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Supply Chain Graphic of the Week: Revisiting the Gartner Pace Model for Supply Chain Software Innovation


 

New Advanced Supply Chain Analytics are a Cornerstone of Gartner's "Systems of Innovation" Layer

Oct. 12, 2017
SCDigest Editorial Staff

Gartner developed what it calls its "Pace" model of supply chain applications around 2012, recommending that companies "layer" their approach to supply chain software by the clockspeed of the challenges or opportunities they are trying to address.

Why bring that model up in the context of our current Supply Chain Graphic of the Week? Because in a Videocast from SCDigest and the Supply Chain Television Channel earlier in the week, LLamasoft executive Tony Brzoznowski used that Gartner framework to drive the conversation around supply chain design solutions and emerging analytics platforms - both of which Brzoznowski would place in the "systems of innovation" category.

 

LLamasoft's rendition of the Pace model framework is shown below:

 


 

In great summary, "systems of record" in Gartner's model refer to application areas such as ERP, master data management, product lifecyle management and more, including supply chain-focused applications such as Warehouse Management and Distributed Order Management.

 

SCDigest isn't so sure the categorization of those last two is always right, as they can in ouur view of be systems of "differentiation," which includes many of the supply chain planning systems we've hard now for decades - some of which in our view can become sytems of record over time if processes and technology are not refreshed.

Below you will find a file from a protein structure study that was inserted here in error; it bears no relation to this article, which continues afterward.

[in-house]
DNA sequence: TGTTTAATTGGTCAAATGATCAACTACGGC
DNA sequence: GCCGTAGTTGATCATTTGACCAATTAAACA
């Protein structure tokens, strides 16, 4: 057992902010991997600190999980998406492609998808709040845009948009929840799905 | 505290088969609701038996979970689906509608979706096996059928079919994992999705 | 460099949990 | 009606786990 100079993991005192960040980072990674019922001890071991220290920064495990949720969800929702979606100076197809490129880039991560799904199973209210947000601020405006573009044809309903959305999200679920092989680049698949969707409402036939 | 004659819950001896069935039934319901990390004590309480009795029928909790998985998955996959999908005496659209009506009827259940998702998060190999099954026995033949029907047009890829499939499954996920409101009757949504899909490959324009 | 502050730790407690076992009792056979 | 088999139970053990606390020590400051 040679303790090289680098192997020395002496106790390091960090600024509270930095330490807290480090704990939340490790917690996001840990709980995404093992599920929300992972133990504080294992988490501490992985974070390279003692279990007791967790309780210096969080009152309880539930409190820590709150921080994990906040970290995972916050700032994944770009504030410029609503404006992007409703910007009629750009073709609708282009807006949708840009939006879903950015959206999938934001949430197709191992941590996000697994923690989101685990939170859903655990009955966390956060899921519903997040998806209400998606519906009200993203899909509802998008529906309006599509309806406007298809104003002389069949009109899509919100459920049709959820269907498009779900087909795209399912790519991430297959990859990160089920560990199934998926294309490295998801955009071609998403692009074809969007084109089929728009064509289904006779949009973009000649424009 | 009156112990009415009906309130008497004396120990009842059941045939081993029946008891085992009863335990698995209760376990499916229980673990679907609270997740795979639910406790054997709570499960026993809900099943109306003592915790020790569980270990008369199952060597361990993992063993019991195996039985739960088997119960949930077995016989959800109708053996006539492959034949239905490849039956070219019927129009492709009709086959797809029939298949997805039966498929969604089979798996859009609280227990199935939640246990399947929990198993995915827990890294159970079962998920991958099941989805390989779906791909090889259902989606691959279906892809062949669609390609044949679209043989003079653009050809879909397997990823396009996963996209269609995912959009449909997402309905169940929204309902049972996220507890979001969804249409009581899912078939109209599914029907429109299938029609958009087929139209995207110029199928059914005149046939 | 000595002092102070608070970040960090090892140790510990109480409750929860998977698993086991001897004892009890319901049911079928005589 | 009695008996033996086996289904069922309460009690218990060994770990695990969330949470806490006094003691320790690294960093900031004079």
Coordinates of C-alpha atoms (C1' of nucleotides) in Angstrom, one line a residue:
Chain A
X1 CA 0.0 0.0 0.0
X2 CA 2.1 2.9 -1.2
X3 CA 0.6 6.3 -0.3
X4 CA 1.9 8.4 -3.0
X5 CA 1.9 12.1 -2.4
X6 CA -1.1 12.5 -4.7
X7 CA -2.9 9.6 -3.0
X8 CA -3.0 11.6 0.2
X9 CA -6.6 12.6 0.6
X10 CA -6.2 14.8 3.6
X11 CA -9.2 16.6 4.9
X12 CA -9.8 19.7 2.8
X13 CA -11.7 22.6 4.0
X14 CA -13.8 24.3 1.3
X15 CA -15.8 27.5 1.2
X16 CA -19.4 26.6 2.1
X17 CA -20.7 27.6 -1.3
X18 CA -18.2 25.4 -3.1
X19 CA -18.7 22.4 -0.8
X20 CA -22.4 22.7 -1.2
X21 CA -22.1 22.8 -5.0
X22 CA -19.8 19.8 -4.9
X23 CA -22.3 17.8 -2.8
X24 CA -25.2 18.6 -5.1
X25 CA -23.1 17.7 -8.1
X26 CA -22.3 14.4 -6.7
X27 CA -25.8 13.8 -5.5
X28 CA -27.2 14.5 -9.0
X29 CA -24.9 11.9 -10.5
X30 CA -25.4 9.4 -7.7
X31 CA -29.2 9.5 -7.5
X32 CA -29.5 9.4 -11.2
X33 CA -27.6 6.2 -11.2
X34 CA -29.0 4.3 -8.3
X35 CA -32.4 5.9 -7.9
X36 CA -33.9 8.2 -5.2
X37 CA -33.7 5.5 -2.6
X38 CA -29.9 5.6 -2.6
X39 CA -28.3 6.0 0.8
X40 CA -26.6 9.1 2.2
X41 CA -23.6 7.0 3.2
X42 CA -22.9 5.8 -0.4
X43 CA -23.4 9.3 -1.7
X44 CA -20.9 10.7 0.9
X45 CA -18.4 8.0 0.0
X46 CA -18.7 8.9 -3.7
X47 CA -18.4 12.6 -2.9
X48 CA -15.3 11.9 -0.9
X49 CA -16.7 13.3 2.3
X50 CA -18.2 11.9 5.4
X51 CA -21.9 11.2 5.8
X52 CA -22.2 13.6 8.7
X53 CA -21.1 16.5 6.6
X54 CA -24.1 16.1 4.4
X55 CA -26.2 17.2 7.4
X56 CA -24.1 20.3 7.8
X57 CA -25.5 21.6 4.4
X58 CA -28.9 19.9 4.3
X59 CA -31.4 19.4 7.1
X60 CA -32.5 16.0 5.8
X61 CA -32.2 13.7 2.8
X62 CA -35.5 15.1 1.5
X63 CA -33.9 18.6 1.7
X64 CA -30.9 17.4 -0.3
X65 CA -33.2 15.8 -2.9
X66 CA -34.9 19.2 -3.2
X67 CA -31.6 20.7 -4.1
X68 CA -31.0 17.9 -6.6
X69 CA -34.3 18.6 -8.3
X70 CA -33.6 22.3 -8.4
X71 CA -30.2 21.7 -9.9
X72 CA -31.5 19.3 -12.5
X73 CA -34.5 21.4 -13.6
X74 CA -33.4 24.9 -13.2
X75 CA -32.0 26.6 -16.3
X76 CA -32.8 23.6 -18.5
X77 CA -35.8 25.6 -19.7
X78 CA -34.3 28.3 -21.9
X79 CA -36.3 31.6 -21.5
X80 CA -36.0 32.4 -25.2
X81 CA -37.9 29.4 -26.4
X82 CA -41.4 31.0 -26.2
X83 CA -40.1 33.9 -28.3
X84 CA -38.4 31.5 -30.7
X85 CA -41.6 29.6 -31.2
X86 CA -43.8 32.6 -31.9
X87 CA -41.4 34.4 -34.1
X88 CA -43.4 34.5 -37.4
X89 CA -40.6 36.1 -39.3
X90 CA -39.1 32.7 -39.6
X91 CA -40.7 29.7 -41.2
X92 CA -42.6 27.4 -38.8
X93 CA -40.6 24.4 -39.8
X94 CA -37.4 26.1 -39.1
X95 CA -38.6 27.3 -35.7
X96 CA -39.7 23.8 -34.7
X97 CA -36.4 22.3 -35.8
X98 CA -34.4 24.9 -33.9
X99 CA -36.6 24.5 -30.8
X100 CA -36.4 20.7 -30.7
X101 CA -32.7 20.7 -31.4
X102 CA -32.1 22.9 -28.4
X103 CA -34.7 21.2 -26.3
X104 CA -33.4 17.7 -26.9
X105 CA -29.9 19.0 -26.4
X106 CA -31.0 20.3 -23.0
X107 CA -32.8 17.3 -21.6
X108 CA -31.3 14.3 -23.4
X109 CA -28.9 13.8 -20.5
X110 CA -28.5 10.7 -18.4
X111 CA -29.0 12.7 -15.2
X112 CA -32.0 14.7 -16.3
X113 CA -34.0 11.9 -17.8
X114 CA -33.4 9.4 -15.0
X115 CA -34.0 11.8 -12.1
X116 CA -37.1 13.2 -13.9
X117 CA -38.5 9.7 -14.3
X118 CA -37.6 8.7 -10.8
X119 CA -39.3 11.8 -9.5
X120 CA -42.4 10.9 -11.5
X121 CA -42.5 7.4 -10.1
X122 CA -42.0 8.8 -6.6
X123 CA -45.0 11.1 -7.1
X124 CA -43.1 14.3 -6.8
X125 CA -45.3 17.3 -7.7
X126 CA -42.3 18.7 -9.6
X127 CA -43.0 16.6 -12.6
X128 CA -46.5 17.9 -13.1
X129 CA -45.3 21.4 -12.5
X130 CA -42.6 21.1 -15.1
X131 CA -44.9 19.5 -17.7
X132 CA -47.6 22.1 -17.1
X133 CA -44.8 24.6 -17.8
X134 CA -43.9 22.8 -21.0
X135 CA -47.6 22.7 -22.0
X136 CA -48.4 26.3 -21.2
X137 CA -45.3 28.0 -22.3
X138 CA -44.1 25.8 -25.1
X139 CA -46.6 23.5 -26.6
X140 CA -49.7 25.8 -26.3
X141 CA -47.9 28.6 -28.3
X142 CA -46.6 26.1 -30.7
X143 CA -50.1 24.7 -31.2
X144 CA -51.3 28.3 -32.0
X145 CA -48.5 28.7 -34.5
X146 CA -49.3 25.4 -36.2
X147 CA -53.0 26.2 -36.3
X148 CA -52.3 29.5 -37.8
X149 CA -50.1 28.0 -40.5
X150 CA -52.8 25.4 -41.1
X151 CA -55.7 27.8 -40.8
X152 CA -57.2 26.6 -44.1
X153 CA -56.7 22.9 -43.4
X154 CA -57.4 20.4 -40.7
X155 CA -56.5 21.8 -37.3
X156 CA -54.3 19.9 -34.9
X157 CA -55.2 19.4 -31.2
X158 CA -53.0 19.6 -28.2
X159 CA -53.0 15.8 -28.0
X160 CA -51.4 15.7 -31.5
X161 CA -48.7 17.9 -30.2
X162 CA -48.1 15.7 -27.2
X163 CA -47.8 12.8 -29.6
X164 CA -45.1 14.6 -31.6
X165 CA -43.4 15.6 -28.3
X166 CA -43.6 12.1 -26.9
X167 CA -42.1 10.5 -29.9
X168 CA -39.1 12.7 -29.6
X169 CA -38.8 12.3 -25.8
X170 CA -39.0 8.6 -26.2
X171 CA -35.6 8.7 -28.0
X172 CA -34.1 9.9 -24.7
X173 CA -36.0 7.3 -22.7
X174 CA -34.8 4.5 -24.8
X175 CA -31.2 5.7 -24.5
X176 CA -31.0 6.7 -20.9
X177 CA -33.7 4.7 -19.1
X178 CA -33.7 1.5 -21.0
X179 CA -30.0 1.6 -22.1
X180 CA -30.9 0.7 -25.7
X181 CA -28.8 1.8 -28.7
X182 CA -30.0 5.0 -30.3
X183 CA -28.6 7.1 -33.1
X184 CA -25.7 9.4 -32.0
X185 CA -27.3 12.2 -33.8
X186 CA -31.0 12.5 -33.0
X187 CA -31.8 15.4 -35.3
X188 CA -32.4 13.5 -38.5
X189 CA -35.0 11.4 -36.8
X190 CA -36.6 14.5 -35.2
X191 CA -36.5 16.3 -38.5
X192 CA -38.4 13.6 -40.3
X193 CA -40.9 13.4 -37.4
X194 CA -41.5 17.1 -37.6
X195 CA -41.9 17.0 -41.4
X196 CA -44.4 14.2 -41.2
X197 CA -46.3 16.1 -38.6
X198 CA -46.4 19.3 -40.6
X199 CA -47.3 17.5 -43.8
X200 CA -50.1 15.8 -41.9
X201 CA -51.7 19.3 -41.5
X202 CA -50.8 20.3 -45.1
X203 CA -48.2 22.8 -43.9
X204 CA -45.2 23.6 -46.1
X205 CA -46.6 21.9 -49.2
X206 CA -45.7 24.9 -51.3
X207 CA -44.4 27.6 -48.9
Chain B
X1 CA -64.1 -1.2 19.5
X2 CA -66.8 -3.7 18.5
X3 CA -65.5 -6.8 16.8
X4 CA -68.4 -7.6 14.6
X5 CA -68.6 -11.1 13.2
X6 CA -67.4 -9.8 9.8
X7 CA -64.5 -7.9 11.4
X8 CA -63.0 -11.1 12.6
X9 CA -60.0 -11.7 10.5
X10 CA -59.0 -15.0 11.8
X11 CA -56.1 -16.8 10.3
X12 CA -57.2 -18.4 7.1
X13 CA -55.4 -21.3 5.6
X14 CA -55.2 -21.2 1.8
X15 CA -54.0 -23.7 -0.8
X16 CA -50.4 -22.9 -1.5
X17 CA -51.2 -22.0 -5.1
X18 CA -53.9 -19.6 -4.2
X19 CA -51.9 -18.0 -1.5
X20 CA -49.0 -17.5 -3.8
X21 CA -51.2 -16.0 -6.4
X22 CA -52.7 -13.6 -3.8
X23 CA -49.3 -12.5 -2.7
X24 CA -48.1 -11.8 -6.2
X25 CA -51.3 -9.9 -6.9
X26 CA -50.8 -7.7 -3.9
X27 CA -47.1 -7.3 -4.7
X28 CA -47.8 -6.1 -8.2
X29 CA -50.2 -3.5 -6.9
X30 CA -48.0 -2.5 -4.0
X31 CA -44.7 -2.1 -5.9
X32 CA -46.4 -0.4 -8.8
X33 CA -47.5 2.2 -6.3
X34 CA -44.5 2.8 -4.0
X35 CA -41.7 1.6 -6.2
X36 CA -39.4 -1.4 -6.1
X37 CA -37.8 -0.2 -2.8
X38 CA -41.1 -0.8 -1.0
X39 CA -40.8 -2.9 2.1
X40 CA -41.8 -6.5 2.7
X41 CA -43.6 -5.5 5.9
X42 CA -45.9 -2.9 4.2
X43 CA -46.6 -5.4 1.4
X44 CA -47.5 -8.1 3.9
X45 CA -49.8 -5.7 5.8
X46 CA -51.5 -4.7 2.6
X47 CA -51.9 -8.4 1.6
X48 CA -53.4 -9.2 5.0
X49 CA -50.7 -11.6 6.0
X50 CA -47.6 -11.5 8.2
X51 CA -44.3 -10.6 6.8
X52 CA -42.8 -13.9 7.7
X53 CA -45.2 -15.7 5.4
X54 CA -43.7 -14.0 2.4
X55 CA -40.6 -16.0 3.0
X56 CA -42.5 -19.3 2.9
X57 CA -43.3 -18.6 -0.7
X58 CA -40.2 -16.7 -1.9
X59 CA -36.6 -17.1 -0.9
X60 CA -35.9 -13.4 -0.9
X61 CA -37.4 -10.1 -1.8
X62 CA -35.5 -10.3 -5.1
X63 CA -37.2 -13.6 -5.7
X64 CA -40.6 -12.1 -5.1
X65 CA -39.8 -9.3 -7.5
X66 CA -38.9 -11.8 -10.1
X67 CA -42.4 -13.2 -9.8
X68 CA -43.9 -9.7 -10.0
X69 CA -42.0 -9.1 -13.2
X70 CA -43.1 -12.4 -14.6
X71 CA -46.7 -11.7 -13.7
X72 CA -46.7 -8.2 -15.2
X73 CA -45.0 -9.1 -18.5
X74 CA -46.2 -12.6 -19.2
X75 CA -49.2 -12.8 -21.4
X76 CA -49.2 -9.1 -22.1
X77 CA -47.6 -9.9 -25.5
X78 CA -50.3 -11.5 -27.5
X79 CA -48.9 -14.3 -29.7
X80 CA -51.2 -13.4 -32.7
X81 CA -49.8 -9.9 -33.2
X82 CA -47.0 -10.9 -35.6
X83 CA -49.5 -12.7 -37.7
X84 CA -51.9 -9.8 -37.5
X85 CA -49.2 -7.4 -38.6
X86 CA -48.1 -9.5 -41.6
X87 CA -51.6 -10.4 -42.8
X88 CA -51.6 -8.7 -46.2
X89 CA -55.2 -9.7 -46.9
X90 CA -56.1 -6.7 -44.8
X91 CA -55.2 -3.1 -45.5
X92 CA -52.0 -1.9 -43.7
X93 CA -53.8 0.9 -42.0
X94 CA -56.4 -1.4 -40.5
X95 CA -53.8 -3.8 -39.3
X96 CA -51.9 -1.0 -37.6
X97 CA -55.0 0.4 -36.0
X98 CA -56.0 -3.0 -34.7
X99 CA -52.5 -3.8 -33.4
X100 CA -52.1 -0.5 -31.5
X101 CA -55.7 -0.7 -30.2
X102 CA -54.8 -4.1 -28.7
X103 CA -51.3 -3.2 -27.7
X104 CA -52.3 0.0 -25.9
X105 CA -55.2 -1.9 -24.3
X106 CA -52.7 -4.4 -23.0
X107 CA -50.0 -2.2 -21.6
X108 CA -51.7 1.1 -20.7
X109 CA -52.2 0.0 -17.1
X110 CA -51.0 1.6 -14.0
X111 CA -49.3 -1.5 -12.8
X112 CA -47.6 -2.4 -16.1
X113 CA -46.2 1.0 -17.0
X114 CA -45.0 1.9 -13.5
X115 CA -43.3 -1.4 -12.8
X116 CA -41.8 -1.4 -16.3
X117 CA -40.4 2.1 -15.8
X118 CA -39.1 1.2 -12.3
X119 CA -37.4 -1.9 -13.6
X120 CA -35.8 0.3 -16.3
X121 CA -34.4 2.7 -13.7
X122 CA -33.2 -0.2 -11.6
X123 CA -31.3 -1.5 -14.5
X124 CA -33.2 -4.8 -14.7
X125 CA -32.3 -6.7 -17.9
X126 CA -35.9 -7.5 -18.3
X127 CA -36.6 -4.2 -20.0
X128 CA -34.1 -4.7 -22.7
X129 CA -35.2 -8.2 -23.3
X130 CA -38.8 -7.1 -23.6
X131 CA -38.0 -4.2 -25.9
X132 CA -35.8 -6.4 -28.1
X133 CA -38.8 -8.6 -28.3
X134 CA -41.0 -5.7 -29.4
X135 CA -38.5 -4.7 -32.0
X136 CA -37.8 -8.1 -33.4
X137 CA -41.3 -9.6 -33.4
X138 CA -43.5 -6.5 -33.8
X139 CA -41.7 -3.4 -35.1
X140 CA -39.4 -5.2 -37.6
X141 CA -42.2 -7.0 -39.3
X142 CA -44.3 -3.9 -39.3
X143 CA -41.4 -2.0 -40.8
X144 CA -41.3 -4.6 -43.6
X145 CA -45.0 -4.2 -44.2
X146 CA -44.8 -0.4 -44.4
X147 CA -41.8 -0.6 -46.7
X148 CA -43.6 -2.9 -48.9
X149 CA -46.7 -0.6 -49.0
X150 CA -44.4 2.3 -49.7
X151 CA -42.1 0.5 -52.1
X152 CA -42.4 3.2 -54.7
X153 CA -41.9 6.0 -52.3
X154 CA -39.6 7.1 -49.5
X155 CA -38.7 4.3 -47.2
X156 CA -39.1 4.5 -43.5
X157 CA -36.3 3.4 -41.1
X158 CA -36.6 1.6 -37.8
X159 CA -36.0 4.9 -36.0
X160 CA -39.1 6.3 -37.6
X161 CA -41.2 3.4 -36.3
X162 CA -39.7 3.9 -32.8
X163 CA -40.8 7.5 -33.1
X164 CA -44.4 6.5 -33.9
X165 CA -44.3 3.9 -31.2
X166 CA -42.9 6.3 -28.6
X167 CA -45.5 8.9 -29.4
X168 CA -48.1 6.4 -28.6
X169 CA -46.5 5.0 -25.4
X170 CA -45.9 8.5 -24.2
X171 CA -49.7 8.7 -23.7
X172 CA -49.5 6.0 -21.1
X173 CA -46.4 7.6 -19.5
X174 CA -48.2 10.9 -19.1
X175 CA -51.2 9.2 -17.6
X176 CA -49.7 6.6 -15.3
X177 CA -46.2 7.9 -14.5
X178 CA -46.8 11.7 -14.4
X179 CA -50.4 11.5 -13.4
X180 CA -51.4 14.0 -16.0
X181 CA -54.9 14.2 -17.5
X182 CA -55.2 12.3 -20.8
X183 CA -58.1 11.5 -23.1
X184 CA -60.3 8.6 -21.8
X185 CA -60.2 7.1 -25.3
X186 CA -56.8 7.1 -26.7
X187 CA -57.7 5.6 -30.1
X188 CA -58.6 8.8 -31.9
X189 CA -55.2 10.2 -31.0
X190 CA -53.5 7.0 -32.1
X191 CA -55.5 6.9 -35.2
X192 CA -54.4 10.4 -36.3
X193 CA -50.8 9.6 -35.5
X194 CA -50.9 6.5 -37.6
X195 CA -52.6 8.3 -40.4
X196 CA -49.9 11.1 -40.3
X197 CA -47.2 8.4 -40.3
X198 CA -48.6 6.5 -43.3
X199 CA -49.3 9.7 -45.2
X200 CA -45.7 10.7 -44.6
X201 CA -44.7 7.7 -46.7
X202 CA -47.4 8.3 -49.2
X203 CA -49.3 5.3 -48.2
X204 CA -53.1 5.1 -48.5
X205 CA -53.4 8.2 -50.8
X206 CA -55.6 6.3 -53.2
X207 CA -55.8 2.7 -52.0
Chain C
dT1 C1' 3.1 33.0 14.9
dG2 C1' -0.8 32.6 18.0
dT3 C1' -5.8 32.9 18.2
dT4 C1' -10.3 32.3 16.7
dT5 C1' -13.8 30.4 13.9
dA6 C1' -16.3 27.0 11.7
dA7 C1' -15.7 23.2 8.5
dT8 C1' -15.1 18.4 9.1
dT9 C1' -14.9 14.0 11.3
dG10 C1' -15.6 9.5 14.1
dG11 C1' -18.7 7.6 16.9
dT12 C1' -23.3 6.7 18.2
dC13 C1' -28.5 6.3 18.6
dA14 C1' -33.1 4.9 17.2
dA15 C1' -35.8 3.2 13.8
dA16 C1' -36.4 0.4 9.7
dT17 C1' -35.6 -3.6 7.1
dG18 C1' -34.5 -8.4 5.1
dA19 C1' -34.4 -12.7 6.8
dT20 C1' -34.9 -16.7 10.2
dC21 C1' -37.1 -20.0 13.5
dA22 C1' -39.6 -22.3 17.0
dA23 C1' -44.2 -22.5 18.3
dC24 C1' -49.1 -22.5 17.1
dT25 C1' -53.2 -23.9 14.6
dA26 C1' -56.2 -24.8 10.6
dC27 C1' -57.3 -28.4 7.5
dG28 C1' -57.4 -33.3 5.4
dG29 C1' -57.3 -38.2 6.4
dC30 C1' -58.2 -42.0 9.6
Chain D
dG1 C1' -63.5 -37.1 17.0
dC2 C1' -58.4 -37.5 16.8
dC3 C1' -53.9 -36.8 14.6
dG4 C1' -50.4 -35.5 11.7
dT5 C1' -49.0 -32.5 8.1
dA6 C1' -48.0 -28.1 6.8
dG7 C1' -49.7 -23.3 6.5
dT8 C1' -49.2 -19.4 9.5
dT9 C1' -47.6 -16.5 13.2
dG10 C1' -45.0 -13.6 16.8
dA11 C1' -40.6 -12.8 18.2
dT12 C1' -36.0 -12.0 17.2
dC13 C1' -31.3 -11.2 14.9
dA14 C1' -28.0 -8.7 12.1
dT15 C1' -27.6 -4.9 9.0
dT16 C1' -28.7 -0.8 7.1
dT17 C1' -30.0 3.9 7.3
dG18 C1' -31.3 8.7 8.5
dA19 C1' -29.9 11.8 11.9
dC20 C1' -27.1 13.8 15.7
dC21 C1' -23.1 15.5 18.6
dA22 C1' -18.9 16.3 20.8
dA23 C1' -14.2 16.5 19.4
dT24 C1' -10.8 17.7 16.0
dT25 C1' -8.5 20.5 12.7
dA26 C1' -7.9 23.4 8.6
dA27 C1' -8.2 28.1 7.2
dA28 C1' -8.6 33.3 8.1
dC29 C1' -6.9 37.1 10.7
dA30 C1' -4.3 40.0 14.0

So what's in the top category, systems of innovation? These are really custom or custom-like applications that naturally enough support real innovation - not continuous improvement. Increasingly, that includes various advanced anaytics, and many applications that generally support "digitization" strategies.

 

The key point is this: you need a portfolio of software across each layer, you need to undertand what solutions you have or may develop fit into which category, and most - important of all - the management and governance of each layer must be different.

 

"Most application teams have avoided the problem of delivering at variable speeds by simply defaulting to the slowest approach - the systems of record approach - for all systems," Gartner observed in a research note on this topic a few years.

 

Brzoznowski and SCDigest editor Dan Gilmore have great discussion on this topic during the Videocast, which is available on demand and can be accessed here: Supply Chain Optimization Hits and Misses  and a Look Ahead to 2018.

 

Any Feedback on our Supply Chain Graphic of the Week? Let us know your thoughts at the Feedback section below.

 

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